Bruno Leclerc, Handicap International’s Field Program Director in Sierra Leone and Liberia, discusses the Ebola epidemic and how Handicap International is helping to bring the outbreak to an end.
What has been Handicap International’s role in the fight against Ebola?
Handicap International helps by managing a fleet of 30 ambulances which are used exclusively to combat the Ebola epidemic. Each ambulance is accompanied by a decontamination team who spray the places where the infected patient has been with chlorinated water to avoid contaminating his or her family and friends. We have transported more than 1,500 patients to treatment centers so far.
We’re also conducting awareness-raising campaigns targeted at people with special needs, including people with disabilities, people with HIV and AIDS, sex workers, and children. When we talk to deaf and hearing-impaired people, it’s obvious that they are very badly informed. They know something’s happening, but don’t known anywhere near as much about it as the rest of the population.
The media his reporting a drop in the number of Ebola cases. Does that tie in with what you’re seeing in the field?
Yes, there are definitely fewer cases, and we’re feeling much more hopeful about the future. The signs are very encouraging, particularly in Liberia, where there’s been a very big drop in the number of new confirmed cases. But we need to remain alert. One badly treated case could lead to a new outbreak. In Sierra Leone, for example, although the situation has improved a lot, there are still around one hundred new cases a week.
How are people coping in the affected areas?
People are feeling demoralized because of the very severe restrictions placed on them since last summer, which didn’t lead to a drop in the number of new cases until the last few weeks. Everyone is really happy to finally get some good news, but there’s also a risk that people are going to start feeling a false sense of security. We need to redouble our efforts so that people who are tired of living under the weight of these health protocols continue applying them, so that we can finally bring the epidemic to an end.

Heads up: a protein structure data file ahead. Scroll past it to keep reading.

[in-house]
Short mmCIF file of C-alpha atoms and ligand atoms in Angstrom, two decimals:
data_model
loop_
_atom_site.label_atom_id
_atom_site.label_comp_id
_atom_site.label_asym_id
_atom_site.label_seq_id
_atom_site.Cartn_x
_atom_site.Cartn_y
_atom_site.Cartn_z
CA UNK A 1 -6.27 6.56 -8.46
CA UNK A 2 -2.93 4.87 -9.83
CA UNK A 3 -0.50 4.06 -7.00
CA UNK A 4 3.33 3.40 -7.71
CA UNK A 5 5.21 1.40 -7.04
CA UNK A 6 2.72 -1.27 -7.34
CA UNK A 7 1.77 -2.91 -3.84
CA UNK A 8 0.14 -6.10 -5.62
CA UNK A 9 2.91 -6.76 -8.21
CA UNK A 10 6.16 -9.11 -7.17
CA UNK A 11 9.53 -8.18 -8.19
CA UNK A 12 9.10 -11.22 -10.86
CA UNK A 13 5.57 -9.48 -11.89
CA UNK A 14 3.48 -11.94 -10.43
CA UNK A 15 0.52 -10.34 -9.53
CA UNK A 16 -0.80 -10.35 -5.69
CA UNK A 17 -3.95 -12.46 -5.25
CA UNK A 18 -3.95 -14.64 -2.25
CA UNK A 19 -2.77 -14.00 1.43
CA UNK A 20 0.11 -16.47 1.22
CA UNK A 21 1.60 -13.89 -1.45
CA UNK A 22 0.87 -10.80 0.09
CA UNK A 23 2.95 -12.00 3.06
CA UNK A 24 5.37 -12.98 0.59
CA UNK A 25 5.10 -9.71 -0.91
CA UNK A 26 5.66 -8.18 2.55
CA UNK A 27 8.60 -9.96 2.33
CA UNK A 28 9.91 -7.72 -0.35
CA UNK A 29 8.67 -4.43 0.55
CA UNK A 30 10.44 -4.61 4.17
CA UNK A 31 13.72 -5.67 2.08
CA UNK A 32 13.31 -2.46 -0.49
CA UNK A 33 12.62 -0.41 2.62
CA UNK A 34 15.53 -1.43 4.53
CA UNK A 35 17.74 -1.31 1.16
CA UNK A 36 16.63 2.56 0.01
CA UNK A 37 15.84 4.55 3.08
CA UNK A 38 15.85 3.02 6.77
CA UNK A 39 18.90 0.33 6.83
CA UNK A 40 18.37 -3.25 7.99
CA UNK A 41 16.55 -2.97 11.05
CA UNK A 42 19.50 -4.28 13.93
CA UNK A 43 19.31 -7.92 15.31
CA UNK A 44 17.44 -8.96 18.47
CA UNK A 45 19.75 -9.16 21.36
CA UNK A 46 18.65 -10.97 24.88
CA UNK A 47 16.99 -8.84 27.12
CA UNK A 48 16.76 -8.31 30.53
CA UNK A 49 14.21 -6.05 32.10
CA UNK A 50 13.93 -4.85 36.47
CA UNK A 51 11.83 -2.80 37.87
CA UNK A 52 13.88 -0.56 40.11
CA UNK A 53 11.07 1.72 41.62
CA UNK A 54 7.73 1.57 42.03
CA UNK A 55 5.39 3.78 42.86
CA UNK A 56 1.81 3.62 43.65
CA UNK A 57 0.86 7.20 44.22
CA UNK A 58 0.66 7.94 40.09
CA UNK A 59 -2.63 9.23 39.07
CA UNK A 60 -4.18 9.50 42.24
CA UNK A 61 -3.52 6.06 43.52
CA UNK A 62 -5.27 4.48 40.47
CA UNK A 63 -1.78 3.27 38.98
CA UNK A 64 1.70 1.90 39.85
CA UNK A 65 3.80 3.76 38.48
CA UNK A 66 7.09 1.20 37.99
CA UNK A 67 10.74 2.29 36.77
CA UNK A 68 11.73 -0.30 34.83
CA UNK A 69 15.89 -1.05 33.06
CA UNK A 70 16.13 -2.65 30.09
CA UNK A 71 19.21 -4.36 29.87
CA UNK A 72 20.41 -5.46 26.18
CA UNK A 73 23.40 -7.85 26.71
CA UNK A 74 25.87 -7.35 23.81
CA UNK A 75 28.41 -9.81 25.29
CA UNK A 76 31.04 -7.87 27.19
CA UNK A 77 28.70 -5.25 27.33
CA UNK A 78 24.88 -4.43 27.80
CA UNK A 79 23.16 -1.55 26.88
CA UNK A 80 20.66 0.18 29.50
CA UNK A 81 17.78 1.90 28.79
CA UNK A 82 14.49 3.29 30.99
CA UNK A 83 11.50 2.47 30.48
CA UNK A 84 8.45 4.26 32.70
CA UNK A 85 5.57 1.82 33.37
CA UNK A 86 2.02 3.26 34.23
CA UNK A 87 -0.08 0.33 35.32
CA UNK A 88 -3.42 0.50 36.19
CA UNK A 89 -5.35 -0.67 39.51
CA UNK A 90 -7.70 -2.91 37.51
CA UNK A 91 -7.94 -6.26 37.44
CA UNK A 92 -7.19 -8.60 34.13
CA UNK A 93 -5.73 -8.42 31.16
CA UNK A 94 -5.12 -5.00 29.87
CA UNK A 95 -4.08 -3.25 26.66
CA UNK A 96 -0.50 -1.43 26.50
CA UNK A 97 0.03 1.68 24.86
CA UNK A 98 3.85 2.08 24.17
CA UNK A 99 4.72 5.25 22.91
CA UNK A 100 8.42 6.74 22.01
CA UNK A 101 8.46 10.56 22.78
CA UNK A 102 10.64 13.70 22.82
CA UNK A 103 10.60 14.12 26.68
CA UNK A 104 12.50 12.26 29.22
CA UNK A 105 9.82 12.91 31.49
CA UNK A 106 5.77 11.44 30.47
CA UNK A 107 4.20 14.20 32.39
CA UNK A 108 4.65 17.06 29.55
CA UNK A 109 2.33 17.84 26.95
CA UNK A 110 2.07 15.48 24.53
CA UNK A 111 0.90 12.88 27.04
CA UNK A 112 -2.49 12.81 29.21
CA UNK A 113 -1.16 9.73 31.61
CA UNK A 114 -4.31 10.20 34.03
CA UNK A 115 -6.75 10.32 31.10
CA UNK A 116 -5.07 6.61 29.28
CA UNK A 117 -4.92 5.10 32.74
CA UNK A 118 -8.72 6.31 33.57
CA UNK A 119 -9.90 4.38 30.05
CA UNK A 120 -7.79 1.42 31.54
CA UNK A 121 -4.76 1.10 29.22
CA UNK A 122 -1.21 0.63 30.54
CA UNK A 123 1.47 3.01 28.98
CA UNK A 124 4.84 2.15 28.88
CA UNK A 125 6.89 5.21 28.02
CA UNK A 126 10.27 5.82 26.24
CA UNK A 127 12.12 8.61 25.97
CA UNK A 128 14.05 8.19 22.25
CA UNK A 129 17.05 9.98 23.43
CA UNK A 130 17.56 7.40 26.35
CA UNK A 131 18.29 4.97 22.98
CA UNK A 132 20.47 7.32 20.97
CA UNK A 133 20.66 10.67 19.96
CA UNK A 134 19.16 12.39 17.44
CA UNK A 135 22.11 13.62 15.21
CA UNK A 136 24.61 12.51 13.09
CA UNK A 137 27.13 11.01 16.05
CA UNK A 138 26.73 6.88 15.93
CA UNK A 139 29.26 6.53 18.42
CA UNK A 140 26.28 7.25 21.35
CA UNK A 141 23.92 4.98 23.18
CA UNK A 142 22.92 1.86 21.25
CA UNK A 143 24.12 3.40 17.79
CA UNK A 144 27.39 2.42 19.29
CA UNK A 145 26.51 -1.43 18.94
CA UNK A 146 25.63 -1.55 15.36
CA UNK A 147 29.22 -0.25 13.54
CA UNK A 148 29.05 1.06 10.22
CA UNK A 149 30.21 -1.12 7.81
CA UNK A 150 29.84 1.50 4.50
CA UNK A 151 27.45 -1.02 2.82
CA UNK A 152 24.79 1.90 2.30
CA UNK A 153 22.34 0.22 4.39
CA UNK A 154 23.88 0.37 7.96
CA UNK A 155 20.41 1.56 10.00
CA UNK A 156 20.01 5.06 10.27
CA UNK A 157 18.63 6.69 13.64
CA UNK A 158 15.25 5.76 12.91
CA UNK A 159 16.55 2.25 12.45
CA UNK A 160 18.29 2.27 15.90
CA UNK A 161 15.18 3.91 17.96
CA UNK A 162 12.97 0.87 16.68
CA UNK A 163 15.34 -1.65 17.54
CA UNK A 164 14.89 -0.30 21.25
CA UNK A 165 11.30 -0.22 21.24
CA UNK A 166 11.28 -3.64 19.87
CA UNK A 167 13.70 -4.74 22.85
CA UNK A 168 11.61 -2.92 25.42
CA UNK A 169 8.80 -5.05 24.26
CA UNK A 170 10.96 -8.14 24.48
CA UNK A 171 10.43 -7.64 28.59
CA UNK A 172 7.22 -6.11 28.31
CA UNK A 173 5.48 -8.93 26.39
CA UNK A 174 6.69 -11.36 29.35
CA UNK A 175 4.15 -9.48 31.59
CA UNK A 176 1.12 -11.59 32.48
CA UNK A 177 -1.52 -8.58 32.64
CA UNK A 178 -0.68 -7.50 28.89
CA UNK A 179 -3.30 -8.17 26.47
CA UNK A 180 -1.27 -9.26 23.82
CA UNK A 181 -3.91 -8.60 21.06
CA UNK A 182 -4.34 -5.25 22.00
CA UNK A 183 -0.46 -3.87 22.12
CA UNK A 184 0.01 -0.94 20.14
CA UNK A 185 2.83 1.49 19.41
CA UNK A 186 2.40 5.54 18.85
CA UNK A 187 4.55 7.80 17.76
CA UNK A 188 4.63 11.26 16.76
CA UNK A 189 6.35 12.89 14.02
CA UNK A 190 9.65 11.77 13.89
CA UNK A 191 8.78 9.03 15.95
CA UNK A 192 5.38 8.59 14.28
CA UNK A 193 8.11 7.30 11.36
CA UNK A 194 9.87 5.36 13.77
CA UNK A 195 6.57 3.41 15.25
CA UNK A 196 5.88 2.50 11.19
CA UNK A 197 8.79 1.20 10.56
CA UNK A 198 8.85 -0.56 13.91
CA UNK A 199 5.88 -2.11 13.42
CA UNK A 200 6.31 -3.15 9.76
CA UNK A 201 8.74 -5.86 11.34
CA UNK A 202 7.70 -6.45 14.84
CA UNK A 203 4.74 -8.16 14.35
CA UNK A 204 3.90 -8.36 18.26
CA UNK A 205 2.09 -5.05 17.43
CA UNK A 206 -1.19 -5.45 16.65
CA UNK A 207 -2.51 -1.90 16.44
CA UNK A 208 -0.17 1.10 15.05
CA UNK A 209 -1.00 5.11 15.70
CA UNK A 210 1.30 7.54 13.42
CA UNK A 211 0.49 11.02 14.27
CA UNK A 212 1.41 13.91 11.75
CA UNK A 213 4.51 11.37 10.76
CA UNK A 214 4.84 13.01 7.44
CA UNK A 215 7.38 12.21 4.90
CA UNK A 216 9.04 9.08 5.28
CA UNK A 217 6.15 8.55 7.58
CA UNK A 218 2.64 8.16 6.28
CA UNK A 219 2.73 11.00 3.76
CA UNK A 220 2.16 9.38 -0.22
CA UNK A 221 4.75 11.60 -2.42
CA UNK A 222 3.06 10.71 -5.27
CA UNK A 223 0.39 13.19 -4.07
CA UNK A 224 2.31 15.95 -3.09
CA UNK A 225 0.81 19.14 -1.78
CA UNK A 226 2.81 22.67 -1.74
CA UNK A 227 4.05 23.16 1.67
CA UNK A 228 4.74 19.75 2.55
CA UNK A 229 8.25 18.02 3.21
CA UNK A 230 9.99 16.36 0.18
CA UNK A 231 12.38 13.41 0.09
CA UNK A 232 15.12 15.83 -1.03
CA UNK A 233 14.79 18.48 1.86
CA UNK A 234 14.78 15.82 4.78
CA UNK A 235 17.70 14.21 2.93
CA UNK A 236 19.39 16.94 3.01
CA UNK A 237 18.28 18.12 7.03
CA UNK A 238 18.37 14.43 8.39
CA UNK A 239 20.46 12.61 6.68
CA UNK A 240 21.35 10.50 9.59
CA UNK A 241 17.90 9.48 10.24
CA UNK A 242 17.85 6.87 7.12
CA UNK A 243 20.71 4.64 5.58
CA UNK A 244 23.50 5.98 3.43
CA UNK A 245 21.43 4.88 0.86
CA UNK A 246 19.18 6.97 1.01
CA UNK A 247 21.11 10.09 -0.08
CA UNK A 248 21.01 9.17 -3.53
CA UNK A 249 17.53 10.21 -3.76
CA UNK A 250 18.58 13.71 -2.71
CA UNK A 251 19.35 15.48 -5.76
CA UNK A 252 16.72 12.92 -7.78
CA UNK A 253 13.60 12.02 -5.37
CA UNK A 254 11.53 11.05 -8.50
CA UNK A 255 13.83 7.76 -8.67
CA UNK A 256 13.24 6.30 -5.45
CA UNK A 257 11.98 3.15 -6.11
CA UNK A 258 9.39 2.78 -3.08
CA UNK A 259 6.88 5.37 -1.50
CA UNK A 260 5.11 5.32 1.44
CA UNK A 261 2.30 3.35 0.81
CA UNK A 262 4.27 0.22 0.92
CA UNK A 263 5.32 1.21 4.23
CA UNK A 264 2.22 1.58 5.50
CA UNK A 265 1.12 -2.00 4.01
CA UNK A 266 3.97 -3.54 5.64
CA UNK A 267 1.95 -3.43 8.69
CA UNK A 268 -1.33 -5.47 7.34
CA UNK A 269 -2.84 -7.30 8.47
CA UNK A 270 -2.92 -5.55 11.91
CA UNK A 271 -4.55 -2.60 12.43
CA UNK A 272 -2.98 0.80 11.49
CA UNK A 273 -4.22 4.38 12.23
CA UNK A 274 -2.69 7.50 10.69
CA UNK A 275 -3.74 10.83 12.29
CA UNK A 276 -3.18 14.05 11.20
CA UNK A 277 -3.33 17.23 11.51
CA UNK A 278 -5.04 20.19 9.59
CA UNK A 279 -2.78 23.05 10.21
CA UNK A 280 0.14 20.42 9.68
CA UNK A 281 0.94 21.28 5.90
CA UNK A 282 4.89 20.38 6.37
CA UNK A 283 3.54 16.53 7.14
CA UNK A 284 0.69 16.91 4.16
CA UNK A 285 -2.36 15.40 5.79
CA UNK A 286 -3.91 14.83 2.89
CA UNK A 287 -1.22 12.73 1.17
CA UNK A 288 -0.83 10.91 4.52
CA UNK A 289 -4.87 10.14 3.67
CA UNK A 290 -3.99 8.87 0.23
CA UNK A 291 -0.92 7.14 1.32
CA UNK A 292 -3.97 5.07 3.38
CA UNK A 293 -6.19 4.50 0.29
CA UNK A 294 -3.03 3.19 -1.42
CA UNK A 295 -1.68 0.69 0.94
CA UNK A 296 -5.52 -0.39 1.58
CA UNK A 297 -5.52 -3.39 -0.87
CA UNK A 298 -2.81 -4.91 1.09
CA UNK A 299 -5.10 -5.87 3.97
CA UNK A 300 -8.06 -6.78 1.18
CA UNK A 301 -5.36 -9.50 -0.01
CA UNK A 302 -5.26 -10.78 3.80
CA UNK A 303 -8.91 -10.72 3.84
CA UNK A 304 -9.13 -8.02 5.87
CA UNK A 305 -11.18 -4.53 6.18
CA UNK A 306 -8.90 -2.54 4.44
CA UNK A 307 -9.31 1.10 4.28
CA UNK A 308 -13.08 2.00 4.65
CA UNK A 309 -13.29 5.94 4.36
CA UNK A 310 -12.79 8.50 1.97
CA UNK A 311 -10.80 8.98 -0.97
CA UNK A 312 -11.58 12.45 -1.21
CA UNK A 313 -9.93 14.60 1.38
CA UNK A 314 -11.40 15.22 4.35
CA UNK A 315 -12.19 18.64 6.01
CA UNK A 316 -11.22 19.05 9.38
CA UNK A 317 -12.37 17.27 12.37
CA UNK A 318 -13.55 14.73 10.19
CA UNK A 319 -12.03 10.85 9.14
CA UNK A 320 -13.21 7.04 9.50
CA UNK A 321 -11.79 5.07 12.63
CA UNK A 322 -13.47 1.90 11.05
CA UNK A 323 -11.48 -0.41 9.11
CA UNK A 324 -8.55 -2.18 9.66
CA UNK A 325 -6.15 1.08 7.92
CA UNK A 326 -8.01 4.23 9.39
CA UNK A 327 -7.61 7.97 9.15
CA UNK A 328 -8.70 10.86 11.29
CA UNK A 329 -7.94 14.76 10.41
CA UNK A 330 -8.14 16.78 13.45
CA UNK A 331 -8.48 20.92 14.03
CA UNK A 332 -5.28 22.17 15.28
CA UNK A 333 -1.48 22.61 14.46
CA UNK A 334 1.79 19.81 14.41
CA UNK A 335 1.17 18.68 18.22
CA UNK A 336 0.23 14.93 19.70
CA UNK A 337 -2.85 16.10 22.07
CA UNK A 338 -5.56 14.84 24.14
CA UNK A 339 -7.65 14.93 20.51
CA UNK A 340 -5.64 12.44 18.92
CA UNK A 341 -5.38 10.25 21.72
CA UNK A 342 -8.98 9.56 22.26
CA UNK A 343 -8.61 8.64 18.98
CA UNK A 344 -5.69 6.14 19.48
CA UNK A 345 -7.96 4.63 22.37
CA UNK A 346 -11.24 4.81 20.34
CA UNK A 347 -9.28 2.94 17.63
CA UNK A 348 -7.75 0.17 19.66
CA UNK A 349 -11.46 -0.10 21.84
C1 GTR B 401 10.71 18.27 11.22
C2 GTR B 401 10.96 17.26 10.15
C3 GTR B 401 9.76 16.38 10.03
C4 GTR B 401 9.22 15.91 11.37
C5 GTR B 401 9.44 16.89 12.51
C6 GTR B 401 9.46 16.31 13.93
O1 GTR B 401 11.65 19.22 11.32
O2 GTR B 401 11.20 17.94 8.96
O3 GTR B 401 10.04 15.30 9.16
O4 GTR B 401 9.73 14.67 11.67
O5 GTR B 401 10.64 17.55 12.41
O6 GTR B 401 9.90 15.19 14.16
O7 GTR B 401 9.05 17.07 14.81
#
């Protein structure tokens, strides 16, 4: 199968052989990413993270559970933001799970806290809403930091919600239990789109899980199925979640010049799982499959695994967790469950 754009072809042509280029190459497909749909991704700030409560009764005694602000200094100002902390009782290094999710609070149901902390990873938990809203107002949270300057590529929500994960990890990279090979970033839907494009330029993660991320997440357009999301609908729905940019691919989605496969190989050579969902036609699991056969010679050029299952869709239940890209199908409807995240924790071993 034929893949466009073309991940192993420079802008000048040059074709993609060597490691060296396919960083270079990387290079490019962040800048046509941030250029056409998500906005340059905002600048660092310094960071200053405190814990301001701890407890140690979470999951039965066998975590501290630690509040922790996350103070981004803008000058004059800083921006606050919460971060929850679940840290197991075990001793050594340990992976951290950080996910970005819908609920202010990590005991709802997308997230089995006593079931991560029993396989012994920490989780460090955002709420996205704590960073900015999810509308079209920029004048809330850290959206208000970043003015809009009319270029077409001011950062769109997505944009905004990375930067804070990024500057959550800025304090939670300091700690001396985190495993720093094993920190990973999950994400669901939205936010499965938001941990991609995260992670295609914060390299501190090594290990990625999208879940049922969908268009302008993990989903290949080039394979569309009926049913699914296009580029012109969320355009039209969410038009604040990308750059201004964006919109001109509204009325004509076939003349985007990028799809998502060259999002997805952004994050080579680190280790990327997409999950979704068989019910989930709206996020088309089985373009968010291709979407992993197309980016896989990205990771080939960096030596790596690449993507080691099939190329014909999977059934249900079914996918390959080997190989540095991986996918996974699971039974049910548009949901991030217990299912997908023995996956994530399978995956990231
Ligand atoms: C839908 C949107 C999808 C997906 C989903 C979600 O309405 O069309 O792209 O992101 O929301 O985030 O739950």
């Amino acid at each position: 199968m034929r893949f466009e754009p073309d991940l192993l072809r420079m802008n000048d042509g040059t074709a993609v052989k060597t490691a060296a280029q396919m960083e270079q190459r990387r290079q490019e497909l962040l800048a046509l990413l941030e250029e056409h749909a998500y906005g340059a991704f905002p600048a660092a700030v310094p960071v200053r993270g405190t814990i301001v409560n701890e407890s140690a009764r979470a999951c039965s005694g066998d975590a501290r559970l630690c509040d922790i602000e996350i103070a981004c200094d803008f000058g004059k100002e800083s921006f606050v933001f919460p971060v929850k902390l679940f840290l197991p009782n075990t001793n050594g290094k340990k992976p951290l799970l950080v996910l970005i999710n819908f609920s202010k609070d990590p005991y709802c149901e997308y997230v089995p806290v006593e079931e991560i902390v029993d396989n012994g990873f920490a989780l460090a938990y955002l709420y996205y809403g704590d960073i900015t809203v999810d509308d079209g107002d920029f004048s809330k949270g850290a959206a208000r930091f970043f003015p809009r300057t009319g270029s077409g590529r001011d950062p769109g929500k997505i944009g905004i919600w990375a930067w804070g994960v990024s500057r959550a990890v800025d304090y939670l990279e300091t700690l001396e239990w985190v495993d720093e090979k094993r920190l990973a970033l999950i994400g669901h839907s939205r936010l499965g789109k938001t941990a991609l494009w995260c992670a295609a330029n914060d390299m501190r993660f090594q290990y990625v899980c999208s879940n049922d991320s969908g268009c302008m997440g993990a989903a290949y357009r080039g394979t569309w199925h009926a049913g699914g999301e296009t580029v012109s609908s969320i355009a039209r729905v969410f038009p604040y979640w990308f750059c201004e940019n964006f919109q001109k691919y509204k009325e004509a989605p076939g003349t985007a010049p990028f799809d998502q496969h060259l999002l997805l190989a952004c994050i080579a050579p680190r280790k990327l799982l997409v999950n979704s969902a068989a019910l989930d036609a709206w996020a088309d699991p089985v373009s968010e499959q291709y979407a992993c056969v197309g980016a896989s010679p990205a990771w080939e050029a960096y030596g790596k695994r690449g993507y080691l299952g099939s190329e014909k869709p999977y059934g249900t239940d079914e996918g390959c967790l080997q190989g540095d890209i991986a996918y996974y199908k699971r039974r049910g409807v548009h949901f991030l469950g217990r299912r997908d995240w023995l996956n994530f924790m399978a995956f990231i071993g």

A lack of information about disease prevention played a major role in the spread of Ebola. Are people better now informed? Has it led to improvements?
The information campaign has been extremely well organized and most people are fairly well informed about how the virus is passed on. However, some people still haven’t taken on-board the awareness messages. For example, it’s very complicated to persuade certain communities to give up their funeral rites (which are responsible for more than half of all new contaminations), which involve touching the body of the deceased to wash it and allow the soul to rest in peace. According to their beliefs, the fate of a person’s soul doesn’t depend on the life they led but on their funeral. These communities are frightened of being haunted by spirits, so they’re reluctant to tell the health authorities when someone dies, because they know the body will be taken away in a black plastic bag. This has been taken into consideration now and measures have been taken to make the process of taking the body away more acceptable.
Do you think that the epidemic can be brought under control in the future?
We need to stay positive. There are fewer and fewer outbreaks in the region. Most new cases are in Freetown, but it still has a population of two million people and there’s a lot of work to be done in terms of health. We’ve got enough money and equipment now, but we still have big problems finding manpower. It’s vital that everyone stay focused to make sure that we bring this epidemic under control as fast as possible because it has already had dire humanitarian consequences and the population really is at the end of its tether. Once the epidemic is over, we need to help communities that have experienced great hardship and provide people who have fallen ill with psychological and social support. We also need get all of the country’s institutions up and running again, especially schools and health facilities.